Kota Kinabalu: Sabah should get at least RM12 billion from the second economic stimulus package announced by the Government on Tuesday, said MP Hiew King Cheu.
He said it was only right that the money be shared pro-rata according to population or based on national revenue contribution.
“How much of the RM60 billion is going to be used in Sabah? We need the money and we do not want to hear any more empty promises from the Barisan Nasional government again,” he said in a statement, Wednesday.
Under the package a sum of RM1.2 billion is to be allocated to Sabah and Sarawak. But Hiew said the government’s contention that it will continue to ensure priority is given to “protecting the welfare of the people and that none is marginalised” was easier said than done.
“The people in Sabah and Sarawak did not get equal and fair treatment (and) we have been forgotten. We have the highest poverty rate up to 24 per cent compared to the peninsula (aside from) having bad roads, bad hospitals, undeveloped water and electricity supply, high unemployment rate and no industrial development.
“The Federal Government does not care about us in Sabah and Sarawak, despite the states being the biggest contributors to the national income and revenue.”
Touching on reduction of foreign workers in Sabah, Hiew said the Prime Minister and his Cabinet should have a feel of the situation in the State before making any decision.
“I would advise the Prime Minister and his Ministers to come to Sabah to stay for a while to understand the situation better. The steps mentioned are not workable for the Sabah situation, especially on the priority in hiring local workers.
“The levy to be paid by employers and not the foreign workers, will further burden the employers É the best solution is to reduce the levy in Sabah.” He also baulked at the government’s attempt to eradicate hardcore poverty in Sabah.
“There had been talk about it many times in the past (but) the hardcore poor had become even poorer. Now the Government is setting a new date to eliminate hardcore poverty by 2010 É can they do this in just one year?
“The subsidies, incentives and assistance will not help these people to get out of poverty, definitely not in one year,” Hiew pointed out.
On another matter, while he welcomed the additional RM300 million for improvement of school facilities in government-aided religious schools, national type, Tamil schools and Mission schools, he was again sceptical if any substantial amount from the allocation will ever see its way to Sabah.
He also felt the same about the attention to basic amenities in the rural districts in Sabah. “How much are we going to get from the total of RM230 million for water and electricity, and RM350 million for rural roads,” he asked.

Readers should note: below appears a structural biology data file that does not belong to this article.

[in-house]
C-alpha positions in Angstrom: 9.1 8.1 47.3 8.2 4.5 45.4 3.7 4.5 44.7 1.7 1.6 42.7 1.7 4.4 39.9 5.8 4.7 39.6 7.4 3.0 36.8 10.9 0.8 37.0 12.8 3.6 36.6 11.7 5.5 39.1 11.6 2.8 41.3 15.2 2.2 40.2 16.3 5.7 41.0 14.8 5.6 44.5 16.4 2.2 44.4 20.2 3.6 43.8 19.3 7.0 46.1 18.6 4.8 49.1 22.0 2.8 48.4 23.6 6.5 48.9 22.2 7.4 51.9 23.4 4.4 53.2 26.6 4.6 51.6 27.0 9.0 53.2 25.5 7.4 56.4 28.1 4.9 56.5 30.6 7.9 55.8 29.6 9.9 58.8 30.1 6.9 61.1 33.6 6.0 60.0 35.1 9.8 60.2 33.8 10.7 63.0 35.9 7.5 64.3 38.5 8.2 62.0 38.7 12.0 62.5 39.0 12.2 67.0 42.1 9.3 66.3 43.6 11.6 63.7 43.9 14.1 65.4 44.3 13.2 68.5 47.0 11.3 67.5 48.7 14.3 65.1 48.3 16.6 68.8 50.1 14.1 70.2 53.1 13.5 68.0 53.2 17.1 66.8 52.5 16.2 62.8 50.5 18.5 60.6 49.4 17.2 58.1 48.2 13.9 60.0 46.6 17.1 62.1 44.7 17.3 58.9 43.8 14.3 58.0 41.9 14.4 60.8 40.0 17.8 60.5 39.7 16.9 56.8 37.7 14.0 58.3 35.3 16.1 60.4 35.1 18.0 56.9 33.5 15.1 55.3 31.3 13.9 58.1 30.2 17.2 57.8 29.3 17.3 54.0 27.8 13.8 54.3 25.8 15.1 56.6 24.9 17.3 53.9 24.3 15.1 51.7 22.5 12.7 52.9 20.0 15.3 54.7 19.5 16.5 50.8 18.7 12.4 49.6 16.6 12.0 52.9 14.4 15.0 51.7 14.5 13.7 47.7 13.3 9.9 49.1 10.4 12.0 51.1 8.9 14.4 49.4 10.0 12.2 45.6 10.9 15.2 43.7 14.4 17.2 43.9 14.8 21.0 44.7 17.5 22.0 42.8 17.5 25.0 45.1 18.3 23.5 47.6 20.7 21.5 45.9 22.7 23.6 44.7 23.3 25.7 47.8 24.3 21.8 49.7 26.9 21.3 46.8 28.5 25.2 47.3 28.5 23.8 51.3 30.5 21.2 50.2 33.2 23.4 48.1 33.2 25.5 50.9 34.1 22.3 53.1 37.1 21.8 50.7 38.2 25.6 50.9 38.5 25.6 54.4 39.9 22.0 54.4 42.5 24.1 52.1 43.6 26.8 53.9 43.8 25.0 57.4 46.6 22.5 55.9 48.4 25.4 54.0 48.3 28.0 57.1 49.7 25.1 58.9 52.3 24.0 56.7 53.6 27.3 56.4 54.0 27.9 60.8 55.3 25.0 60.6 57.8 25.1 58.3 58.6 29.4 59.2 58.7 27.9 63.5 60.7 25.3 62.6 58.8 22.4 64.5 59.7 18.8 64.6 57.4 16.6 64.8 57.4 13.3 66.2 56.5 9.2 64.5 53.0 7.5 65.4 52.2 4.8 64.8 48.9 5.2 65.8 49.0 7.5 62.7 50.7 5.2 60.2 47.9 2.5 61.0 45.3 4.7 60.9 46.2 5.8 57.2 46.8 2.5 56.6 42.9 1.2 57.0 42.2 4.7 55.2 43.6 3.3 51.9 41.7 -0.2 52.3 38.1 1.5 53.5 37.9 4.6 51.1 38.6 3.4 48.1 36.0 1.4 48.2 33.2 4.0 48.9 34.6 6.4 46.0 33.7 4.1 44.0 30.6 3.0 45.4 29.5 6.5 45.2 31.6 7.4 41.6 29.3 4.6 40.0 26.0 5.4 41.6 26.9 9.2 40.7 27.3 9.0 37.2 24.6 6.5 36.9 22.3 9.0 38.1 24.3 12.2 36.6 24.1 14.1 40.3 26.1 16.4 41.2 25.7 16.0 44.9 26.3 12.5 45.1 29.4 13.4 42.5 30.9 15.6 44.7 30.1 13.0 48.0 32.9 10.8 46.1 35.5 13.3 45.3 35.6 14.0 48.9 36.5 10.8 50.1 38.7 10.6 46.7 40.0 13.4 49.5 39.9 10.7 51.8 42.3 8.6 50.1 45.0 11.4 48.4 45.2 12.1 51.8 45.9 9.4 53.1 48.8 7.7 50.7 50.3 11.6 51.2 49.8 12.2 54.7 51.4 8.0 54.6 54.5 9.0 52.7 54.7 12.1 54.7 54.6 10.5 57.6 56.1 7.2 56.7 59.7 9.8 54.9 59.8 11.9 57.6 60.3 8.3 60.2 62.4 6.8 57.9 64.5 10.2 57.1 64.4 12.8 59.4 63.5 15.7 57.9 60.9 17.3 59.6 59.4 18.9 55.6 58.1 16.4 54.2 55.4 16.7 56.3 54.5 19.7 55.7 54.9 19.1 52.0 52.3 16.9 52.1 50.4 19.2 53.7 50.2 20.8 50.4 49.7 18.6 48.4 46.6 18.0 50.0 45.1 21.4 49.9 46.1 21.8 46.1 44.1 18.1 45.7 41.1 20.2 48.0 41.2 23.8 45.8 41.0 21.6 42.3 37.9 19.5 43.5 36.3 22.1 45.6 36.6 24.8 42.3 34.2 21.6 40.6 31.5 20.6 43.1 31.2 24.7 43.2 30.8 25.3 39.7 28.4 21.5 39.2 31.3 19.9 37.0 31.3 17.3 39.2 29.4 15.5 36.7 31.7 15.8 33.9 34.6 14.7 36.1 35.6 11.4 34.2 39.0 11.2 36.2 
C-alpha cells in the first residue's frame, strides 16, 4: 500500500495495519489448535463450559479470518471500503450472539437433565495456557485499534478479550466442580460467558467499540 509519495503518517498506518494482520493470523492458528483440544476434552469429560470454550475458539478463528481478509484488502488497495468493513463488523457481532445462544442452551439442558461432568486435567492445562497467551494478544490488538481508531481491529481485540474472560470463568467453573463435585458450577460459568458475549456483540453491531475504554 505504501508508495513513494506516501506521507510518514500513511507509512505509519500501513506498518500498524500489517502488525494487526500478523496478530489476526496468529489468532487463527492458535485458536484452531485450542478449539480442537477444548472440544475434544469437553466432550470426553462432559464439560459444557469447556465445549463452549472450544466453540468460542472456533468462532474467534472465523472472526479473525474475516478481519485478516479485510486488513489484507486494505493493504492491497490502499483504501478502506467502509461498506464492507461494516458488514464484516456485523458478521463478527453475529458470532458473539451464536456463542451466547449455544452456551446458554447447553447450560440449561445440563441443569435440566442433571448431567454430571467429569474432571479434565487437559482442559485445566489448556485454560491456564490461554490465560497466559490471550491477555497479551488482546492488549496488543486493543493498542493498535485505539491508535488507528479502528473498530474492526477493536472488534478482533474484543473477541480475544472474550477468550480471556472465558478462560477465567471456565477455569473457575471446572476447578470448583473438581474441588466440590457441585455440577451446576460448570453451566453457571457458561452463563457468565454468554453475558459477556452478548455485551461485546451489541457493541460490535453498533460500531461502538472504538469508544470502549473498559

Apart from that, Hiew was doubtful Sabahans can afford to buy new cars in order to receive the RM5,000 discount under the auto-scrapping scheme for Proton and Perodua cars.
“In Sabah, many of our cars are old, our people are poor, jobless and many cannot afford to change their 10-year-old cars. How can they take up the offer? By doing so, they will suffer further in struggling to pay the monthly installments.
“This proposal only benefits Proton and Perodua. The poor people would prefer the government to give them the money to repair or make good their cars.”
On the windfall profit levy imposed on the palm oil industries in Sabah, the threshold value of RM 3,000 per tonne is satisfactory, he said.
“In Sabah, we pay a higher cost when compared to the peninsula, therefore, Sabahans are requesting the sales tax imposed on the CPO to be adjusted from the present threshold of RM1,000 to RM 2,000.”
Meanwhile, Hiew wants to see how the Government intends to bring back investors to Sabah.
“In Sabah, we have not seen foreign investors coming to seek business opportunities for many years now. The Japanese, Koreans, Germans and others had pulled out their Sabah investments many years ago.
“They no longer see investing in Sabah as viable É how is the government going to invite the foreign investors to Sabah?
“Without them coming, it is impossible to create jobs, economic growth and prosperity in Sabah. Our natural resources are running out, nothing on land, in the sea and underground resources are almost gone. What happens after that?,” he asked, adding the Government must come up with suitable plans to attract the investors